%0 Case %D 2011 %T Brief amici curiae of Unitarian Universalist Ministry for Earth et al. | American Electric Power Company Inc. v. State of Connecticut %A Unitarian Universalist Ministry for Earth %A The Unitarian Universalist Association %A The Shalom Center %A The Province of the Immaculate Conception of the Congregation of the Missionary Sisters of the Immaculate Conception %A The New Evangelical Partnership for the Common Good %A The National Catholic Rural Life Conference %A The Missionary Oblates of Mary Immaculate %A Maryknoll Office for Global Concerns %A The Jewish Reconstructionist Federation %A Interfaith Power and Light %A General Synod of the United Church of Christ %A The Franciscan Action Network %A The Columban Center for Advocacy and Outreach %A Church World Service %C Washington, D.C. %I American Bar Association %K legal %P 1-30 %U http://www.americanbar.org/content/dam/aba/publishing/previewbriefs/Other_Brief_Updates/10-174_respondentamcu14faithbasedorgs.pdf %Z
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Faith Based organizations offer information relevant to the Supreme Court deliberation on the matter of Connecticut vs. American Electric Power. 2011-03-18.
Amici curiae are fourteen faith-based organizations that are active participants in the ongoing attempt to respond to global climate change and have a strong interest in developing limits on greenhouse gases, which are the primary cause of global climate change.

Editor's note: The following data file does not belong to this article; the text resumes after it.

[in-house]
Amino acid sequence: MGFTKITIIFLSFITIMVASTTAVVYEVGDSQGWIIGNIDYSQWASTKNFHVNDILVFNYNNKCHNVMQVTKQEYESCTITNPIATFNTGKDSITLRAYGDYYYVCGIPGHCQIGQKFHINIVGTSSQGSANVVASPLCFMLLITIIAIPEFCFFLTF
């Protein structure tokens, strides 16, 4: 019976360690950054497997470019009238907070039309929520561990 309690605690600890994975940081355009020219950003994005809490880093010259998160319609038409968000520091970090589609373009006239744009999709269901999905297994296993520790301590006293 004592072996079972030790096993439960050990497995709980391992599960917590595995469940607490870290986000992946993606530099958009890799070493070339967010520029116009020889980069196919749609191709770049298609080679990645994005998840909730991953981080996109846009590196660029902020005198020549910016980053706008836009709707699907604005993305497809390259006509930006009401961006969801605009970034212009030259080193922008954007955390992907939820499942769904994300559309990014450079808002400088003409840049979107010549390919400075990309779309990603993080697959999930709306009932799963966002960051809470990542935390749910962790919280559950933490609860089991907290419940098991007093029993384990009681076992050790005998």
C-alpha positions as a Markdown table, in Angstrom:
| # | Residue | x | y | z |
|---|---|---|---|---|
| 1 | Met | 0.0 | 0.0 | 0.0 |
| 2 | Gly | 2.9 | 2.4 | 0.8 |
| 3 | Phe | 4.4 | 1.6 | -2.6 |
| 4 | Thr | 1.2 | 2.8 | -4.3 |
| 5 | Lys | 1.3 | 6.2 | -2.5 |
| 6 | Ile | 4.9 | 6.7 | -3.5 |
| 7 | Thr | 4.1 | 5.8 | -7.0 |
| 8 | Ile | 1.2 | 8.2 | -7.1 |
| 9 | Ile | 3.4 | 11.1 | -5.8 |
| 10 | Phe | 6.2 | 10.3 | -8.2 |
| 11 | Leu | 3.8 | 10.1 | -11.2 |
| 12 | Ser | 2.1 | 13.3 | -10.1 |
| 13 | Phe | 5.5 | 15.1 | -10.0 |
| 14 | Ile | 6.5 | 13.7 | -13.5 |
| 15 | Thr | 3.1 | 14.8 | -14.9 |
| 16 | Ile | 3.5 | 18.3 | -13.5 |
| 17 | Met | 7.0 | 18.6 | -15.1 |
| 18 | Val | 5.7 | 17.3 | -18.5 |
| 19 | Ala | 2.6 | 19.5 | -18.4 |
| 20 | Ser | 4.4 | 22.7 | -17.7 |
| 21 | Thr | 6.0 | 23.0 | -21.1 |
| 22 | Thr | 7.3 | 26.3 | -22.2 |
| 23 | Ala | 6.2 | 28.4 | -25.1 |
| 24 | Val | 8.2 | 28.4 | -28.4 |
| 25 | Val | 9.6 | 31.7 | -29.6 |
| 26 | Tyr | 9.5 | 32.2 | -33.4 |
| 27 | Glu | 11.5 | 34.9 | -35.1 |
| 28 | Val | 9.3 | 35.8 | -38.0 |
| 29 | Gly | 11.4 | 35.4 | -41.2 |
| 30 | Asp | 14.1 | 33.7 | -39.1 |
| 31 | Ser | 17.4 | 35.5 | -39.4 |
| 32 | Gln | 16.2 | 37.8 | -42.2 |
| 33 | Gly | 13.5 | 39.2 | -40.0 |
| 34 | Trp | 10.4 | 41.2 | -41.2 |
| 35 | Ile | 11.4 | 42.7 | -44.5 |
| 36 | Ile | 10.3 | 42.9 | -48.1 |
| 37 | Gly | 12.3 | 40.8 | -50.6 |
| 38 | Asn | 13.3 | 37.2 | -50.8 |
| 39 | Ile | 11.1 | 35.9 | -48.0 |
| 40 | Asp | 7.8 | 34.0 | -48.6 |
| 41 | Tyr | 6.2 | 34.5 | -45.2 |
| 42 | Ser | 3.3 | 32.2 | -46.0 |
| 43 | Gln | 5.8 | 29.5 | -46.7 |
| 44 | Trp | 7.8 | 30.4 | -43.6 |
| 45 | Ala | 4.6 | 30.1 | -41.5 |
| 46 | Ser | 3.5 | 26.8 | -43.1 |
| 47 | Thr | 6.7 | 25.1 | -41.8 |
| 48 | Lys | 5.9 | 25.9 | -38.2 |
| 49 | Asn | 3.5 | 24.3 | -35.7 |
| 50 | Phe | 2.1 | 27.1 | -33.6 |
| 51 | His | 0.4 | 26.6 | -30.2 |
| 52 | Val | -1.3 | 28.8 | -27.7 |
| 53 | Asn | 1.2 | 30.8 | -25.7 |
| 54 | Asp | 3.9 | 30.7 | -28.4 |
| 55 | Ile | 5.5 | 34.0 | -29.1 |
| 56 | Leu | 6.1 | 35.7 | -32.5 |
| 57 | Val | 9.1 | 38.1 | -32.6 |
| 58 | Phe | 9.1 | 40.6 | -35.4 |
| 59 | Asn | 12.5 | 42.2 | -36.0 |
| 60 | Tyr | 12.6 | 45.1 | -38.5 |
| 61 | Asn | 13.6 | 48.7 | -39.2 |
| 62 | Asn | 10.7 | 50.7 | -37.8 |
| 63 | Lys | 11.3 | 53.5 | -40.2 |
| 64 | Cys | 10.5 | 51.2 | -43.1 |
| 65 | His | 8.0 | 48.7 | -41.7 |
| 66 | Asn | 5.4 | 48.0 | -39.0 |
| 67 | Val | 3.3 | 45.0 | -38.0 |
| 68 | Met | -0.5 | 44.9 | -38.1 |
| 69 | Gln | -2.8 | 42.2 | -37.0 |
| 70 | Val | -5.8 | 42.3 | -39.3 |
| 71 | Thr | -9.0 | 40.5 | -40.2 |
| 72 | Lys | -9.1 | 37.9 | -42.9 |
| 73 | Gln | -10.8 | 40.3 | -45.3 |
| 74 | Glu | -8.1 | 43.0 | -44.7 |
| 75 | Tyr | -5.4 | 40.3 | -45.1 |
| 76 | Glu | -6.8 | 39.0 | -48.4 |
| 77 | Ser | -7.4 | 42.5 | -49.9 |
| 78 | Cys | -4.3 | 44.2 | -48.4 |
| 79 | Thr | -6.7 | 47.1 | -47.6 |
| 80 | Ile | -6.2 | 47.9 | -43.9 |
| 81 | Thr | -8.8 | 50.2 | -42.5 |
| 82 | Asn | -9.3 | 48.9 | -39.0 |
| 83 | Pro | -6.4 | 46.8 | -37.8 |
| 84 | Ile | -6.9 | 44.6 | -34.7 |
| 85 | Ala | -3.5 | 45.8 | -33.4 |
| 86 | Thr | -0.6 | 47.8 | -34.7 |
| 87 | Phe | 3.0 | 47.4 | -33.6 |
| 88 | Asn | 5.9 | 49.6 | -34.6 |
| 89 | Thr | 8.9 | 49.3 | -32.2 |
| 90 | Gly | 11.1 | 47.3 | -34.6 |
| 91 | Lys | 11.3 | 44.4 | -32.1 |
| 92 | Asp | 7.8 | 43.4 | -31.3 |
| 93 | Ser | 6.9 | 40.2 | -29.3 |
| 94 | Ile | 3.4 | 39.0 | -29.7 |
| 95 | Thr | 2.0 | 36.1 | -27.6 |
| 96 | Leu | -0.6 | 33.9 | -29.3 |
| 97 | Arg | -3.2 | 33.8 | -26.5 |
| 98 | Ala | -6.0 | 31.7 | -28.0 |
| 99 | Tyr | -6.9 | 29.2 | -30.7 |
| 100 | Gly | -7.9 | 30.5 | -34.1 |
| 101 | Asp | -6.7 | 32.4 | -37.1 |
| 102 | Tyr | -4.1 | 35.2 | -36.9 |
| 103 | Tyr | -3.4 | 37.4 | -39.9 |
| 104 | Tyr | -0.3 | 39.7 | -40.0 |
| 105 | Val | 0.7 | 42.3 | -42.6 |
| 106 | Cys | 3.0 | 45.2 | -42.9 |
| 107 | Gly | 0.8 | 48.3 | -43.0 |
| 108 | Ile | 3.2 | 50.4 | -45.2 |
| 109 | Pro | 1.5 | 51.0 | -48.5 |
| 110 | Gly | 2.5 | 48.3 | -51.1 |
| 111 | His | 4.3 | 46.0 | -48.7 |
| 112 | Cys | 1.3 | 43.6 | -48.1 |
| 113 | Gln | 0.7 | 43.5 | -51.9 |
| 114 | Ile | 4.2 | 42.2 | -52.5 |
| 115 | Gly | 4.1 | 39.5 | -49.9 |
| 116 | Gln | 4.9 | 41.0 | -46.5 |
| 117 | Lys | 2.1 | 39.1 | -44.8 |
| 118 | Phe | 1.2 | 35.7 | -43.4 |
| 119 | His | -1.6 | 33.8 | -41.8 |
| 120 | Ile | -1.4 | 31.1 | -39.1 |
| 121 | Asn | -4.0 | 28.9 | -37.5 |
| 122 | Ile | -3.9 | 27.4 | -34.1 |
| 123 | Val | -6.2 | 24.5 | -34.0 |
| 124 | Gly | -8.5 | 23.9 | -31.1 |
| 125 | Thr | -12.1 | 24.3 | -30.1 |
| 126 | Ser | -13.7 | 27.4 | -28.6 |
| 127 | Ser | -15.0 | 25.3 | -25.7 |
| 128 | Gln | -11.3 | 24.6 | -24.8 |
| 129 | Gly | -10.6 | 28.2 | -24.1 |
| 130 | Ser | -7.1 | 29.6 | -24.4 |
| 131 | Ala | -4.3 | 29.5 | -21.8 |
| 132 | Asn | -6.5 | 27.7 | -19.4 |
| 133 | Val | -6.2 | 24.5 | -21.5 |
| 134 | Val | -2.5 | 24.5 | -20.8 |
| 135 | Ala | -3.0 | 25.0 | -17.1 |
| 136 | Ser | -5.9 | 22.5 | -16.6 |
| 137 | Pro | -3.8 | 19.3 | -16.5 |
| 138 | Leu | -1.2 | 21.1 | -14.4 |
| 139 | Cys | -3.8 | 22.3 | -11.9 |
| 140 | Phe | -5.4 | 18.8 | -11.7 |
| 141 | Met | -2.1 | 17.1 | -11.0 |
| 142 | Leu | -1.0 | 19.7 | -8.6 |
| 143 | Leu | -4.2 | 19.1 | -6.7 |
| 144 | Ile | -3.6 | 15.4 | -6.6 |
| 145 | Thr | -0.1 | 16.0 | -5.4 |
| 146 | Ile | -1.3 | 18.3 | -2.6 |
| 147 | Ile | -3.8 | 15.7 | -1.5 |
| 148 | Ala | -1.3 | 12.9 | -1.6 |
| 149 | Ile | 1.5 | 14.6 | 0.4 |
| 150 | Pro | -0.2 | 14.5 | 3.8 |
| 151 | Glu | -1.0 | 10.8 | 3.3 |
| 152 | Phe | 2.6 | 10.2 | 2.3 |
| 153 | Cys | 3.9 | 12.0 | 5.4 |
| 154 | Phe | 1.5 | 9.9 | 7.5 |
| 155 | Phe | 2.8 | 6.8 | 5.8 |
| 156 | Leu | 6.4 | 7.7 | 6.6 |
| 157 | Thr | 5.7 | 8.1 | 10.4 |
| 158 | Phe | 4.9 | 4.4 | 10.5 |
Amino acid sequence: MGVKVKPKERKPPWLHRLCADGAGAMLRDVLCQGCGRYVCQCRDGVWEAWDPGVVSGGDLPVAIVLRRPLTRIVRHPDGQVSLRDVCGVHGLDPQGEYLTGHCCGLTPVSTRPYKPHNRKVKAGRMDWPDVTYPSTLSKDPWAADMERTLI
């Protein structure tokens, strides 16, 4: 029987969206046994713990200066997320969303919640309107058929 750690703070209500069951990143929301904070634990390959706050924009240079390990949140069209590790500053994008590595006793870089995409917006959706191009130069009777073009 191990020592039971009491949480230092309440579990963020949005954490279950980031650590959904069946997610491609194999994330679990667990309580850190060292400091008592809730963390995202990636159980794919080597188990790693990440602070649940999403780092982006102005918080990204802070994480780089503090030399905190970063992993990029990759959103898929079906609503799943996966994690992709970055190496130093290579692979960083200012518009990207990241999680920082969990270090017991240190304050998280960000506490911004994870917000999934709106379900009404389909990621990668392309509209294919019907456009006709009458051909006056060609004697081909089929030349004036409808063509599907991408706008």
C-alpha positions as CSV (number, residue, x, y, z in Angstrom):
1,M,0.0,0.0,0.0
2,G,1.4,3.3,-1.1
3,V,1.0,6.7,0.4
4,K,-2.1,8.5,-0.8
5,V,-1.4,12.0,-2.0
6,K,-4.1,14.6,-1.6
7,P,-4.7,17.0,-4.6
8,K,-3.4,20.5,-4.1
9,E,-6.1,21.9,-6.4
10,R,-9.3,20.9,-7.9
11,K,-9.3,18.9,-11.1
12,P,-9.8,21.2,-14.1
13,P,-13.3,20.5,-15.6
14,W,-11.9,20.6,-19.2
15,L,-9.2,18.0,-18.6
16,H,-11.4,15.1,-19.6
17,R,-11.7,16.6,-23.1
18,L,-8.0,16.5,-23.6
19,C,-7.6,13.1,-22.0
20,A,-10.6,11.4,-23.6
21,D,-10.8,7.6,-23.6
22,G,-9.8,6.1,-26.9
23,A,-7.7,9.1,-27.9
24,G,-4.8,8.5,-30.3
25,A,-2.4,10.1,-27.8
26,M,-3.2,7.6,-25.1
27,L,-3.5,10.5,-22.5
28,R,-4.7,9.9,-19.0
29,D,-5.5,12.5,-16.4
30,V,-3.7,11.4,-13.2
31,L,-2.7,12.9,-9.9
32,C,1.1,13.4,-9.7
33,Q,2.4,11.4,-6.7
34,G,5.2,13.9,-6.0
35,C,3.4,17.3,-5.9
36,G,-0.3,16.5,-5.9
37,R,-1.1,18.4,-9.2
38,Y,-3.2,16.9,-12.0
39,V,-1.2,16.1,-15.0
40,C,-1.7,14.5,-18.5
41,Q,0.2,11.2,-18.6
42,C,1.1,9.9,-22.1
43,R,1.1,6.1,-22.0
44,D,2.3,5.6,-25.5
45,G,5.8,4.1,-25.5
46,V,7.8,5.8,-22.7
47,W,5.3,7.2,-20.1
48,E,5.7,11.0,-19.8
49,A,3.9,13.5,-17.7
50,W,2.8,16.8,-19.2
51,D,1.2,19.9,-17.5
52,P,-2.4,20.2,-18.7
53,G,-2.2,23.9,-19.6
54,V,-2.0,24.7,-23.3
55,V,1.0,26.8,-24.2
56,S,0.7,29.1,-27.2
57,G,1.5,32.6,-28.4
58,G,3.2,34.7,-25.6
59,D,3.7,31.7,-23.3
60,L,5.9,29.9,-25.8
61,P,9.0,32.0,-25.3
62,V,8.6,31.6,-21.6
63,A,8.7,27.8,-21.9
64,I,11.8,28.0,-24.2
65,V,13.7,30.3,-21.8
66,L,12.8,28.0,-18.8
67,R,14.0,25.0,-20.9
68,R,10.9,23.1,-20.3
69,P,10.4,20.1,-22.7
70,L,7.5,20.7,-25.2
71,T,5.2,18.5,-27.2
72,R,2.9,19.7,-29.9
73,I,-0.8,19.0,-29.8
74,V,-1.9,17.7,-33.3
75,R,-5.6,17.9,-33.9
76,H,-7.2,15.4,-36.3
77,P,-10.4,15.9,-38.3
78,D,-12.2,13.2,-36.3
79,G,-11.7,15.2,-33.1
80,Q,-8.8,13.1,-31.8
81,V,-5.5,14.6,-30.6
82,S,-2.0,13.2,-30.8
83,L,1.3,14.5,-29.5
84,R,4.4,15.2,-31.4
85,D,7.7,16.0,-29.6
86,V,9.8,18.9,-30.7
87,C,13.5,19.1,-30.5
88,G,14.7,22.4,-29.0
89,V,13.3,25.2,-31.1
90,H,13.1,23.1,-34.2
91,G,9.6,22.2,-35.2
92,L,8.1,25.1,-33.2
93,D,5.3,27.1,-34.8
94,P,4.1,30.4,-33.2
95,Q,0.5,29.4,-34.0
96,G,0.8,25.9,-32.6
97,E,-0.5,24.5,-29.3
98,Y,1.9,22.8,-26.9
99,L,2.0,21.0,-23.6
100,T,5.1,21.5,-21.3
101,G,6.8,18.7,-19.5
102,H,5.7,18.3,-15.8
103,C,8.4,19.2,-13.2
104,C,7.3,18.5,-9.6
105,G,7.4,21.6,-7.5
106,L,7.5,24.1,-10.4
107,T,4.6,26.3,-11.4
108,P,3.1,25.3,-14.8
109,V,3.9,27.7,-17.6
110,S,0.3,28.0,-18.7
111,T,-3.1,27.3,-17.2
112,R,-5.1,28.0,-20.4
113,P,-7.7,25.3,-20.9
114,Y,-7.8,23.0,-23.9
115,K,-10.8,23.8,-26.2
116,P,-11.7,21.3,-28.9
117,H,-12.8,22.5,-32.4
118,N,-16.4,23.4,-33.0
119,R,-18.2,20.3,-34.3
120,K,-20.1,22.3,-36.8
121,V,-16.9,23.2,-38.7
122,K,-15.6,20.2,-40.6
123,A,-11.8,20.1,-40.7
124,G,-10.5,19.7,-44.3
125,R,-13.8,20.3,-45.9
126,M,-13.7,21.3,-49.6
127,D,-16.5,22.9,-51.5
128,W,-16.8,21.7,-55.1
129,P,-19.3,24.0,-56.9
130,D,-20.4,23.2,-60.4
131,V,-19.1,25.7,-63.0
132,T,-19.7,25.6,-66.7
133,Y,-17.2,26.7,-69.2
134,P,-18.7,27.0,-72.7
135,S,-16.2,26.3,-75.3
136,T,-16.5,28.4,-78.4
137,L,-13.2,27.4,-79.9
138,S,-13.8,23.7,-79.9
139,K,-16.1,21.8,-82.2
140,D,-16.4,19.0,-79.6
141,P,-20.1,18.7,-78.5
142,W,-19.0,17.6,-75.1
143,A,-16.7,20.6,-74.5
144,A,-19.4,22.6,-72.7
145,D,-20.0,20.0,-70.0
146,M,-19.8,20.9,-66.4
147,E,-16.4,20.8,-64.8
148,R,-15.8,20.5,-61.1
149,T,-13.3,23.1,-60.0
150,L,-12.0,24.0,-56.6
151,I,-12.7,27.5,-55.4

Amici represent a broad spectrum of Catholic, Protestant, and Jewish communities. Although they differ on many matters of faith and policy, they are united in their concern about threats to the environment. They believe that human beings are stewards of God’s Creation and that humans have a moral obligation to prevent and mitigate harm to the planet, to our fellow humans, and to all of God’s creatures.
Friend of the Court:
An amicus curiae (also spelled amicus curiæ; plural amici curiae) is someone, not a party to a case, who volunteers to offer information to assist a court in deciding a matter before it. The information provided may be a legal opinion in the form of a brief (which is called an amicus brief when offered by an amicus curiae), a testimony that has not been solicited by any of the parties, or a learned treatise on a matter that bears on the case. The decision on whether to admit the information lies at the discretion of the court. The phrase amicus curiae is legal Latin and literally means "friend of the court".
See: Gas Drilling Discussion (Suggested Agenda for) : Biblical and Theological Considerations
See: Beware The Green Dragon! | Right Wing Watch
See: SCOTUS (Supreme Court of the United States) Blog.%8 03/2011